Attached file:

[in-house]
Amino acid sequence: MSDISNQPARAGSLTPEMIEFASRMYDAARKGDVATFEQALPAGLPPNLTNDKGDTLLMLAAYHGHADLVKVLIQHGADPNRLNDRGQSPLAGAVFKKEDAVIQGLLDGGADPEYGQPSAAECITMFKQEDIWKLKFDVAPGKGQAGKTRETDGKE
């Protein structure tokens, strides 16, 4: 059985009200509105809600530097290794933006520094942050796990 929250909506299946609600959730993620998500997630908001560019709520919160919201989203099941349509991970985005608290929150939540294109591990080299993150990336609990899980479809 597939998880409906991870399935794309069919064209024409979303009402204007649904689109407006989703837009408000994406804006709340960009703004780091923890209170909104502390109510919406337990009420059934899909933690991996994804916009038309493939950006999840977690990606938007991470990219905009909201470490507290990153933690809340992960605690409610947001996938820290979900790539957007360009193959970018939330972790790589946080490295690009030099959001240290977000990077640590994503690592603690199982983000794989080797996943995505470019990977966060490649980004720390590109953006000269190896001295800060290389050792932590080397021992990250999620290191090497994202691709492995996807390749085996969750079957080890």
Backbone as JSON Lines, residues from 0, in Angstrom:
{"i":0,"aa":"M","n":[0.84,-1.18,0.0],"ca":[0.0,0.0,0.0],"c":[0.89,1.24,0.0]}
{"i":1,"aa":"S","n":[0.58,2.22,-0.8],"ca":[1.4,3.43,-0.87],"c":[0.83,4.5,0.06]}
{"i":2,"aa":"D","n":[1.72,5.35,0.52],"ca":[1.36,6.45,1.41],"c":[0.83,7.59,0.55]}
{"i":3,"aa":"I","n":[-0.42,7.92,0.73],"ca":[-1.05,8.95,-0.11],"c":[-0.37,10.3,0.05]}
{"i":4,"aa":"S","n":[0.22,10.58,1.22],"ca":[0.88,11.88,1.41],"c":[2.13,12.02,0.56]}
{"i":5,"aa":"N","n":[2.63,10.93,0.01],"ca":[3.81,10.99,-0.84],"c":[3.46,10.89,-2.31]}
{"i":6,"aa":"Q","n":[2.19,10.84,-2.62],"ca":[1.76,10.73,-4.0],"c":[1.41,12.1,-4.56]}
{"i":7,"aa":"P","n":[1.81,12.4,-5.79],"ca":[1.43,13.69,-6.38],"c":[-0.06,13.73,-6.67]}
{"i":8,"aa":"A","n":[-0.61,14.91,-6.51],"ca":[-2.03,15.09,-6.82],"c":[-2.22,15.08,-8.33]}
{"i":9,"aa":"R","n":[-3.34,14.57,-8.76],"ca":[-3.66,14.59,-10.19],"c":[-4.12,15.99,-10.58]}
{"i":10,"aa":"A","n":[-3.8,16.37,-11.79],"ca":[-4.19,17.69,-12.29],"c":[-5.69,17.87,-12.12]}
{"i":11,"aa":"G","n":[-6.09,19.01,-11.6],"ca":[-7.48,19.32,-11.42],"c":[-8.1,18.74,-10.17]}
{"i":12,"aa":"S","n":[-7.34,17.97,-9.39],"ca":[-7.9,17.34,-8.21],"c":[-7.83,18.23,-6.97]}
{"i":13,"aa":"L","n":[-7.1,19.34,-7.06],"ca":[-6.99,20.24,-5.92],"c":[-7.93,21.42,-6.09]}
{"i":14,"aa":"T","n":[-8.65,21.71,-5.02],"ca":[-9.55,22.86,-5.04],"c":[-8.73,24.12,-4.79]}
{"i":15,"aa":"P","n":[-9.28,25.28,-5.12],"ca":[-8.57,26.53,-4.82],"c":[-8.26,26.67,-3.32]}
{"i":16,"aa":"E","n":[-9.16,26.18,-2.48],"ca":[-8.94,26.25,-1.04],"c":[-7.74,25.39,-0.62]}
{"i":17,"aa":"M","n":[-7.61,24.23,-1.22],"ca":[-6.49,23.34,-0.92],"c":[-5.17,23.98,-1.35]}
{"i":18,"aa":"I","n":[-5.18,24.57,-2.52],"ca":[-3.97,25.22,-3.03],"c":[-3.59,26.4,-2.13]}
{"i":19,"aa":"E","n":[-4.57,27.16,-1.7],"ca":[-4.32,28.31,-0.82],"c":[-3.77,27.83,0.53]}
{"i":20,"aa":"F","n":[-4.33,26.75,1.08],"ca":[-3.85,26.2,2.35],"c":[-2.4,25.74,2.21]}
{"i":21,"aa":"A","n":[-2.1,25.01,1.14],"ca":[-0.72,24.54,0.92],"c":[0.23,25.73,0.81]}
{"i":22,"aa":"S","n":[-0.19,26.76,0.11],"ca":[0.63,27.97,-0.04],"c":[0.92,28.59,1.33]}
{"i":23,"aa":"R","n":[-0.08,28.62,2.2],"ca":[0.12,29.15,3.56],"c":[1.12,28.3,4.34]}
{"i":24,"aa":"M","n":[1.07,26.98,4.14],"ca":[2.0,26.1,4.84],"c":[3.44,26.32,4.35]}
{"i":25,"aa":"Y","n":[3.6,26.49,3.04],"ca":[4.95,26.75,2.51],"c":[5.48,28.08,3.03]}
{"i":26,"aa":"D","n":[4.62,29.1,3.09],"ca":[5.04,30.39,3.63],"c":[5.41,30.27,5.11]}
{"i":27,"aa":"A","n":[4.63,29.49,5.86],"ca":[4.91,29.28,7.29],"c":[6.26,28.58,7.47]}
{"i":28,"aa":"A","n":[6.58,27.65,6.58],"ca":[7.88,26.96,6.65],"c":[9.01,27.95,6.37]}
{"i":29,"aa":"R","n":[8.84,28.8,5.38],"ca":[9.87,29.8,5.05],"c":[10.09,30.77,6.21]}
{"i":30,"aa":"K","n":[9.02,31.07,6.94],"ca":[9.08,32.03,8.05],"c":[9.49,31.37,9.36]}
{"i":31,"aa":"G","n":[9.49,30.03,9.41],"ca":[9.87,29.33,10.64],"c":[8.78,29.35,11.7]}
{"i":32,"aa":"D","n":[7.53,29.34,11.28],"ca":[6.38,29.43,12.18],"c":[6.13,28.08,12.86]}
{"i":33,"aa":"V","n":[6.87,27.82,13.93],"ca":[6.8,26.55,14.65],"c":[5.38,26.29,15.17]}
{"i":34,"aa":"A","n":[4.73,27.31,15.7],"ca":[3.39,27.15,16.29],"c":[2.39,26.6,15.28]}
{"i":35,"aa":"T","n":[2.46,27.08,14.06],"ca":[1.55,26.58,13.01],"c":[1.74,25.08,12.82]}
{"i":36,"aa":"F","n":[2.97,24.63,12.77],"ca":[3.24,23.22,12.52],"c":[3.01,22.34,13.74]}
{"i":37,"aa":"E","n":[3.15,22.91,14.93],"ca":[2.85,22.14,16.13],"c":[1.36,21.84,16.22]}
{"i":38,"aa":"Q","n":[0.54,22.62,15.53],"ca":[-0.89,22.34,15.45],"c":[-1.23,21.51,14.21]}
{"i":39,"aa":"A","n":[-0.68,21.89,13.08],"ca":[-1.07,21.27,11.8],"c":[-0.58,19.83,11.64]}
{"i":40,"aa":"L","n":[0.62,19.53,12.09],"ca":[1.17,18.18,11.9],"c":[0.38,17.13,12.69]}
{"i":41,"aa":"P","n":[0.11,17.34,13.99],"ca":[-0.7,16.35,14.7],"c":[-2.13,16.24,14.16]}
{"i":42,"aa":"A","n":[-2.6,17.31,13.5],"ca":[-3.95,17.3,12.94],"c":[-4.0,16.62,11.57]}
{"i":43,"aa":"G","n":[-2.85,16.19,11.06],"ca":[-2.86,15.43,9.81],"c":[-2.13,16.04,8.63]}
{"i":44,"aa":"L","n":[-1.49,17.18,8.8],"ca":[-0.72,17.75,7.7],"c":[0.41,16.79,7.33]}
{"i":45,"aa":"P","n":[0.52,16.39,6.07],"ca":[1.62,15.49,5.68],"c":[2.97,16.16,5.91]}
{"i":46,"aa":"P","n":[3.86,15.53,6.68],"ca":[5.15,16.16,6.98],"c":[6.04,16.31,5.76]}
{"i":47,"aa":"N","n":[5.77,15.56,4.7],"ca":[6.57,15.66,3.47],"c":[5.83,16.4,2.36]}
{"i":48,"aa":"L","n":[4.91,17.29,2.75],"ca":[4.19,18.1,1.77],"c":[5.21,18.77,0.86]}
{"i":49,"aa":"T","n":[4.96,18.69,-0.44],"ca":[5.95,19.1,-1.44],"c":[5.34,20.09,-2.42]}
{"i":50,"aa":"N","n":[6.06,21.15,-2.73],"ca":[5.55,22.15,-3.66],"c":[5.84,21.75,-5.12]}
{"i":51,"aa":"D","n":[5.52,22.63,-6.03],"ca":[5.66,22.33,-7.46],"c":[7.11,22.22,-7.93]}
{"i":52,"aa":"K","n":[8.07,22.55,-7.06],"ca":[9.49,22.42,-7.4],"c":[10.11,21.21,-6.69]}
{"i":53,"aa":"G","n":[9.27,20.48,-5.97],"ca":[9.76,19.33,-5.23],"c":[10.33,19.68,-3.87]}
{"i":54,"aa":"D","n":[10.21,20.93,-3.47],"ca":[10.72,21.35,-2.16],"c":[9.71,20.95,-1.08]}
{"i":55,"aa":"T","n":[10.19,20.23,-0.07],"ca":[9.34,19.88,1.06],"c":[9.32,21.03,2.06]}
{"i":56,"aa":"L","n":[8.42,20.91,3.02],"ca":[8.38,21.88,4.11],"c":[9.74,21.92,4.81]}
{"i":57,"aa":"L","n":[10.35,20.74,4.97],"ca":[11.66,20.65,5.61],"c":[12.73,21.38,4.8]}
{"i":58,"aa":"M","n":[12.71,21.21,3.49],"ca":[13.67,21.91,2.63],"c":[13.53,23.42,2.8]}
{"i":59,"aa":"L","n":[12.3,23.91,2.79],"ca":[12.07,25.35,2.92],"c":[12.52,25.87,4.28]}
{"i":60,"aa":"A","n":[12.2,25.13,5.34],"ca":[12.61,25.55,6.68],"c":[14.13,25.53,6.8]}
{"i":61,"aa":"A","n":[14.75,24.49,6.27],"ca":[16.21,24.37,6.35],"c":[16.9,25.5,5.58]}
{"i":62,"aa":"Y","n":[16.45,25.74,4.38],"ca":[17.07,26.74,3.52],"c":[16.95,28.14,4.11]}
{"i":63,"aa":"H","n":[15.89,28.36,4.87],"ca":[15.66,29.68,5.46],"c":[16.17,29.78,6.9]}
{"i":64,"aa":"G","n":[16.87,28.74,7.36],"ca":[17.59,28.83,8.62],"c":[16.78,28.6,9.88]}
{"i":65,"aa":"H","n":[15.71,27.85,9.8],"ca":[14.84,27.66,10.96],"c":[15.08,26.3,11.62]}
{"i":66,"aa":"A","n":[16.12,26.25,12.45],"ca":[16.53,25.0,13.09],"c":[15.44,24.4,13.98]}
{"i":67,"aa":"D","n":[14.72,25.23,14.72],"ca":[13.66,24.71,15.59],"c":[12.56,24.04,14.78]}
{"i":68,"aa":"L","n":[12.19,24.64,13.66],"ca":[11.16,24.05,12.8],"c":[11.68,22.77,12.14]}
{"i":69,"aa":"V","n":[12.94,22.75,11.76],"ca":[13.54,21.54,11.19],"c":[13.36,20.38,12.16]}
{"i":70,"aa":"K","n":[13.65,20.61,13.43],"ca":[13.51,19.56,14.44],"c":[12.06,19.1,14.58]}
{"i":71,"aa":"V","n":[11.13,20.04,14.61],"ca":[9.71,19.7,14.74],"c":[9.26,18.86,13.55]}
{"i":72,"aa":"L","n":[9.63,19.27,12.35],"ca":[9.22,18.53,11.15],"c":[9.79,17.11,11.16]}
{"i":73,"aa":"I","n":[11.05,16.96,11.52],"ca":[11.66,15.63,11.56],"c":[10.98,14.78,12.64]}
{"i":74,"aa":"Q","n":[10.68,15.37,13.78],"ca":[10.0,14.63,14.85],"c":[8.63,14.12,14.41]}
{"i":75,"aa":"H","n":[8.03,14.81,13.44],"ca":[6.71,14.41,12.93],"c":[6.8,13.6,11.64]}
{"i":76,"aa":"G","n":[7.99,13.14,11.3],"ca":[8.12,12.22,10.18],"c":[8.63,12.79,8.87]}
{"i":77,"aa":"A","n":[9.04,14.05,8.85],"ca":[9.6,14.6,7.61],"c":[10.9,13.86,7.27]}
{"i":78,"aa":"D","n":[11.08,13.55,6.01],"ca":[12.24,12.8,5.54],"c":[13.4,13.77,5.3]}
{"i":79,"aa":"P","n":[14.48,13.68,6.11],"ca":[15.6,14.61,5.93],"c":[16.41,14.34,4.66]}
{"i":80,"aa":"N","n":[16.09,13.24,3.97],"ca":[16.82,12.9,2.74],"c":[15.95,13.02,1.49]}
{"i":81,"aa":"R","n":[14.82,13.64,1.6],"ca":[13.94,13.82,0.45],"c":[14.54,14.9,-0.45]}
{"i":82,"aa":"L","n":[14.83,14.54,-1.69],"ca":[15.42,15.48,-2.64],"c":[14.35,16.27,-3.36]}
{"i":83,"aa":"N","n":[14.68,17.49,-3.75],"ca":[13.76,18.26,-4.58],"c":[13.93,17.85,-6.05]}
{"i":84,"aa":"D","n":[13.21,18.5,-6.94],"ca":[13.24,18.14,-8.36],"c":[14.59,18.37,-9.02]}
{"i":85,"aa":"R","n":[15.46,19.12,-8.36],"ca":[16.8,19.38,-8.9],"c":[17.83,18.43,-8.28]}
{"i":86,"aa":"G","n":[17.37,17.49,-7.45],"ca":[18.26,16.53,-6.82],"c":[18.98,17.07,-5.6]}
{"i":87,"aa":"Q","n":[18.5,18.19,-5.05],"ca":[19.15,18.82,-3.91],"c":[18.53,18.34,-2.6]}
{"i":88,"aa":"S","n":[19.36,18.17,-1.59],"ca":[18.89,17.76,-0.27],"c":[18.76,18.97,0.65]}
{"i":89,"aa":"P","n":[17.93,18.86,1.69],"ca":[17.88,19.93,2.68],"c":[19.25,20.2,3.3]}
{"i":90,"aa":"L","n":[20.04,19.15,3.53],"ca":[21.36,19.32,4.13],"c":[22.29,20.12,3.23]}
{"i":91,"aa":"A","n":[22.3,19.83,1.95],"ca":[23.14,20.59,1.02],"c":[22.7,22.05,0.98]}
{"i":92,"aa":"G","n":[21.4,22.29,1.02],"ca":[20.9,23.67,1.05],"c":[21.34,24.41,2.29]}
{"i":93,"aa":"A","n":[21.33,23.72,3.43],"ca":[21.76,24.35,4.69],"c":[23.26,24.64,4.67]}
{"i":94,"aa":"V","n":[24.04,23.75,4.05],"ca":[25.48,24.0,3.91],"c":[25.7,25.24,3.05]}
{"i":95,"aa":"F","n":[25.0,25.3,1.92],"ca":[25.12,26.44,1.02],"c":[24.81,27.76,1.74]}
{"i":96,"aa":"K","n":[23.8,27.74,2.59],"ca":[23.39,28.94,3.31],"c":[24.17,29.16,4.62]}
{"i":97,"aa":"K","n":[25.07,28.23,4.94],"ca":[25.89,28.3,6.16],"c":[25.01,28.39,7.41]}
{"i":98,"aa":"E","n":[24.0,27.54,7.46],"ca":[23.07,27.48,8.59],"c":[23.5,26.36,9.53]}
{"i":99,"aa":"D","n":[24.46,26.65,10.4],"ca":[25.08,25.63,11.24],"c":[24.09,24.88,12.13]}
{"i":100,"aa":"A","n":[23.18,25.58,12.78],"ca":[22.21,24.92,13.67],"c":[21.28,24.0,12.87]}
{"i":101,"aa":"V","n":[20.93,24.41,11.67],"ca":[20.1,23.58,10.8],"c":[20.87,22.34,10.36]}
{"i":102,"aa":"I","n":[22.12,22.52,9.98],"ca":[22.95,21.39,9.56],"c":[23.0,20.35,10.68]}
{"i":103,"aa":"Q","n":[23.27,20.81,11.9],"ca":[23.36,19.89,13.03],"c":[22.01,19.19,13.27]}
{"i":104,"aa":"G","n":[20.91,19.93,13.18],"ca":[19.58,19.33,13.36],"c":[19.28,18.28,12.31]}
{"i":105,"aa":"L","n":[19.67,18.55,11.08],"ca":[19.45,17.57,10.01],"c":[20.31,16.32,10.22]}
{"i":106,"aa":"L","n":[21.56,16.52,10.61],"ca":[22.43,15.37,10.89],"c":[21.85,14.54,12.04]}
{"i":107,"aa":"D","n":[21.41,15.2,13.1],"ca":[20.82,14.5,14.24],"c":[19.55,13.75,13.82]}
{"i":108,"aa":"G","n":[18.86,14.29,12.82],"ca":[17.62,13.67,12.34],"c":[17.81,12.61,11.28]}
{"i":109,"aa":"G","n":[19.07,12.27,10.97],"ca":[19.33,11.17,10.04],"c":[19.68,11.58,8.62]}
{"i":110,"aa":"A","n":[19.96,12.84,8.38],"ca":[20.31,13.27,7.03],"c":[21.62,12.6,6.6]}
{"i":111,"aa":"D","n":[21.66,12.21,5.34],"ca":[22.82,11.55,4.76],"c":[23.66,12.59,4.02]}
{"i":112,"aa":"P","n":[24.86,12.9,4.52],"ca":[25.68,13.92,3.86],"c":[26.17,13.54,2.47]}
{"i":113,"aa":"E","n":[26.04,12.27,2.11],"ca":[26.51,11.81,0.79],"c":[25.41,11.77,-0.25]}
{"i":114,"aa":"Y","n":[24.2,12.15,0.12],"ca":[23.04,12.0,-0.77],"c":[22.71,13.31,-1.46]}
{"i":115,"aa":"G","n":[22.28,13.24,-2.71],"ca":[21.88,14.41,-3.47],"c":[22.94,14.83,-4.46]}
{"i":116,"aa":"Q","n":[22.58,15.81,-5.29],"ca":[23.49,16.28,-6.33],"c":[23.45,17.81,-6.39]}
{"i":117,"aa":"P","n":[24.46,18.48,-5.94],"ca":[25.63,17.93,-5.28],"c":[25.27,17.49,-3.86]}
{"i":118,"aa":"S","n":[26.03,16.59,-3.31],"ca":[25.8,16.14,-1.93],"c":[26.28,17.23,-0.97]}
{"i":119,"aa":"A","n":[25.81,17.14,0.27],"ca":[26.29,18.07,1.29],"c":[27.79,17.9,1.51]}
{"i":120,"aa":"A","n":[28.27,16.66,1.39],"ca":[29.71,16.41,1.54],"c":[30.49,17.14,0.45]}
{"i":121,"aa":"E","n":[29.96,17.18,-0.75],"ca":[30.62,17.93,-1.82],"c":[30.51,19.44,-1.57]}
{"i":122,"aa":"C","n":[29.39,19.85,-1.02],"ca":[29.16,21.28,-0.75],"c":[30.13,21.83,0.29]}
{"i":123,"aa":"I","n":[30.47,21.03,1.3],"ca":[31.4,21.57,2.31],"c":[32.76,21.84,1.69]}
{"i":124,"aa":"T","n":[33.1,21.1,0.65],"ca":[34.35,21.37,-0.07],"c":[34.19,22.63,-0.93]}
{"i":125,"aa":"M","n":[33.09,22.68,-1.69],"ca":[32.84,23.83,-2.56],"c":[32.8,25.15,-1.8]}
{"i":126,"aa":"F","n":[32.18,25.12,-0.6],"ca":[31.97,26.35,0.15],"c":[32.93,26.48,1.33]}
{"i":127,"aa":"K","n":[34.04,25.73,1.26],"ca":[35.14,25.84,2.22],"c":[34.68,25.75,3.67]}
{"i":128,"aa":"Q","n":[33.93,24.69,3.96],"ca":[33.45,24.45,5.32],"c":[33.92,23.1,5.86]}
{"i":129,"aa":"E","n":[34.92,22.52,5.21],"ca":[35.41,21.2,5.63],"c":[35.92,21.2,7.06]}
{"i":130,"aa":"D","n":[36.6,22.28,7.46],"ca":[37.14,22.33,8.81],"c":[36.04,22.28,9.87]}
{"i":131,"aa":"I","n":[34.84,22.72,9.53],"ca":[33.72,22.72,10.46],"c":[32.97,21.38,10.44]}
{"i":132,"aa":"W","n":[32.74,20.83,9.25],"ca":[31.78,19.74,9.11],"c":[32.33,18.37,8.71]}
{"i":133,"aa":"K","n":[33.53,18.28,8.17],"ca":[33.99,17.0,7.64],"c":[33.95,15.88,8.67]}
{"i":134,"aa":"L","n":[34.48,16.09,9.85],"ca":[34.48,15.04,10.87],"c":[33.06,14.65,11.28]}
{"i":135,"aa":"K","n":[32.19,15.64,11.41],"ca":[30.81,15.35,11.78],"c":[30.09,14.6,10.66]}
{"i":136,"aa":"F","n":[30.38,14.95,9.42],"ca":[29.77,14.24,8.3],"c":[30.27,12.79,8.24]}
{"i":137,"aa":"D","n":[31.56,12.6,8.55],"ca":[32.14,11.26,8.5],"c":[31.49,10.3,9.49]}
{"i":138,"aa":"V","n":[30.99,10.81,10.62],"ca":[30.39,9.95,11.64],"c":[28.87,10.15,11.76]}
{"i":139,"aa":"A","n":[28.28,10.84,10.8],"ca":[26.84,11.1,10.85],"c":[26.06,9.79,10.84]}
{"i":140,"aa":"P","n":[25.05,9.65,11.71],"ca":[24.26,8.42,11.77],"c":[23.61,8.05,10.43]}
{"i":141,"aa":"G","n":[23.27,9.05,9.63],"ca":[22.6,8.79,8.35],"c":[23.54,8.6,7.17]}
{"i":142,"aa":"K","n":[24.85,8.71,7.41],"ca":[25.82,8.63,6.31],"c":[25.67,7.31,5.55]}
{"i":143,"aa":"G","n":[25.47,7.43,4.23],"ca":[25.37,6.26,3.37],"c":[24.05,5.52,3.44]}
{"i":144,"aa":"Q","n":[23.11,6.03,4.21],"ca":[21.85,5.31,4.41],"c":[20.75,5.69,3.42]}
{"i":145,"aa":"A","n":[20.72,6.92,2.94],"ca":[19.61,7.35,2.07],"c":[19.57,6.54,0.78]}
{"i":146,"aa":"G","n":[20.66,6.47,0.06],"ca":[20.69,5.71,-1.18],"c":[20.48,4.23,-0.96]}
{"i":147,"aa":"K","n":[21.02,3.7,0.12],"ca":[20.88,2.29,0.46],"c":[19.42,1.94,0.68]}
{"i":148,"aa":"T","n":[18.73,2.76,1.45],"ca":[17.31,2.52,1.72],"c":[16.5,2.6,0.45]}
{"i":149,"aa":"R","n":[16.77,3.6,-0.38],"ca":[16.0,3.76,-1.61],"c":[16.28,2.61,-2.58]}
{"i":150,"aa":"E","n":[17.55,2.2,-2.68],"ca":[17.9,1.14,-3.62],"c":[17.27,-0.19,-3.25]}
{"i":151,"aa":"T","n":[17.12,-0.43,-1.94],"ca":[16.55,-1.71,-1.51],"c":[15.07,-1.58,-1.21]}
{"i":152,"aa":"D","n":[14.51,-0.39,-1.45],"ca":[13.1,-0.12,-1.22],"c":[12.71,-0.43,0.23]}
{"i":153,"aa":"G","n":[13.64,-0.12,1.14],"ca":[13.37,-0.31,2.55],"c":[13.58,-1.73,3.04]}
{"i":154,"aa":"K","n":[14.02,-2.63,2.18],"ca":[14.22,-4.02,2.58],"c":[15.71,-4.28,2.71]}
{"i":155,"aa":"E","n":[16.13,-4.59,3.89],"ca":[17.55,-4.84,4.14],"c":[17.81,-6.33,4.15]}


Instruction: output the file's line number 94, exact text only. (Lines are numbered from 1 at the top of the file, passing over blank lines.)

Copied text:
{"i":89,"aa":"P","n":[17.93,18.86,1.69],"ca":[17.88,19.93,2.68],"c":[19.25,20.2,3.3]}